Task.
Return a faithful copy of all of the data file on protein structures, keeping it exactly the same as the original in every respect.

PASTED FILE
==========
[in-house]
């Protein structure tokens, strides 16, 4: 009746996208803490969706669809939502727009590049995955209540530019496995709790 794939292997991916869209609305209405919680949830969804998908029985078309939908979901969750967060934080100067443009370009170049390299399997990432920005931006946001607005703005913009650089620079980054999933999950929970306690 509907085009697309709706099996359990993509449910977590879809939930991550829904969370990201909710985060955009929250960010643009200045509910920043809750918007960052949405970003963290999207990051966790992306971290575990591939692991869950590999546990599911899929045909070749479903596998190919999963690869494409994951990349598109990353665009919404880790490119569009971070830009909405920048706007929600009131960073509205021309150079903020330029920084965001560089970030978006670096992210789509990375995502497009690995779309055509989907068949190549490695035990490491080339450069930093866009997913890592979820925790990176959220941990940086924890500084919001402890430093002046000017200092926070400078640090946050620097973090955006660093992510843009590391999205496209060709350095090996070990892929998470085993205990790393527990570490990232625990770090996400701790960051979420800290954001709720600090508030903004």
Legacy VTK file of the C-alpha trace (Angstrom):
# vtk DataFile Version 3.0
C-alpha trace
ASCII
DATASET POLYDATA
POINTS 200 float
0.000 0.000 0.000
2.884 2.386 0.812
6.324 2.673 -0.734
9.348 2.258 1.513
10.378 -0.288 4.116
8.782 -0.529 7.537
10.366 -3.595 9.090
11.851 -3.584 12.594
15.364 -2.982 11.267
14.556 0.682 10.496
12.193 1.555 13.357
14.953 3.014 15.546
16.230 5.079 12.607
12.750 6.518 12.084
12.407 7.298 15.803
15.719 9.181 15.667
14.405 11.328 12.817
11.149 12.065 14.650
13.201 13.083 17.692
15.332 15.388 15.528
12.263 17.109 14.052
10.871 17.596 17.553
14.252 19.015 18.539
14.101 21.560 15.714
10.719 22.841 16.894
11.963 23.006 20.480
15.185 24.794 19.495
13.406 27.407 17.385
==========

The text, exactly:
[in-house]
């Protein structure tokens, strides 16, 4: 009746996208803490969706669809939502727009590049995955209540530019496995709790 794939292997991916869209609305209405919680949830969804998908029985078309939908979901969750967060934080100067443009370009170049390299399997990432920005931006946001607005703005913009650089620079980054999933999950929970306690 509907085009697309709706099996359990993509449910977590879809939930991550829904969370990201909710985060955009929250960010643009200045509910920043809750918007960052949405970003963290999207990051966790992306971290575990591939692991869950590999546990599911899929045909070749479903596998190919999963690869494409994951990349598109990353665009919404880790490119569009971070830009909405920048706007929600009131960073509205021309150079903020330029920084965001560089970030978006670096992210789509990375995502497009690995779309055509989907068949190549490695035990490491080339450069930093866009997913890592979820925790990176959220941990940086924890500084919001402890430093002046000017200092926070400078640090946050620097973090955006660093992510843009590391999205496209060709350095090996070990892929998470085993205990790393527990570490990232625990770090996400701790960051979420800290954001709720600090508030903004």
Legacy VTK file of the C-alpha trace (Angstrom):
# vtk DataFile Version 3.0
C-alpha trace
ASCII
DATASET POLYDATA
POINTS 200 float
0.000 0.000 0.000
2.884 2.386 0.812
6.324 2.673 -0.734
9.348 2.258 1.513
10.378 -0.288 4.116
8.782 -0.529 7.537
10.366 -3.595 9.090
11.851 -3.584 12.594
15.364 -2.982 11.267
14.556 0.682 10.496
12.193 1.555 13.357
14.953 3.014 15.546
16.230 5.079 12.607
12.750 6.518 12.084
12.407 7.298 15.803
15.719 9.181 15.667
14.405 11.328 12.817
11.149 12.065 14.650
13.201 13.083 17.692
15.332 15.388 15.528
12.263 17.109 14.052
10.871 17.596 17.553
14.252 19.015 18.539
14.101 21.560 15.714
10.719 22.841 16.894
11.963 23.006 20.480
15.185 24.794 19.495
13.406 27.407 17.385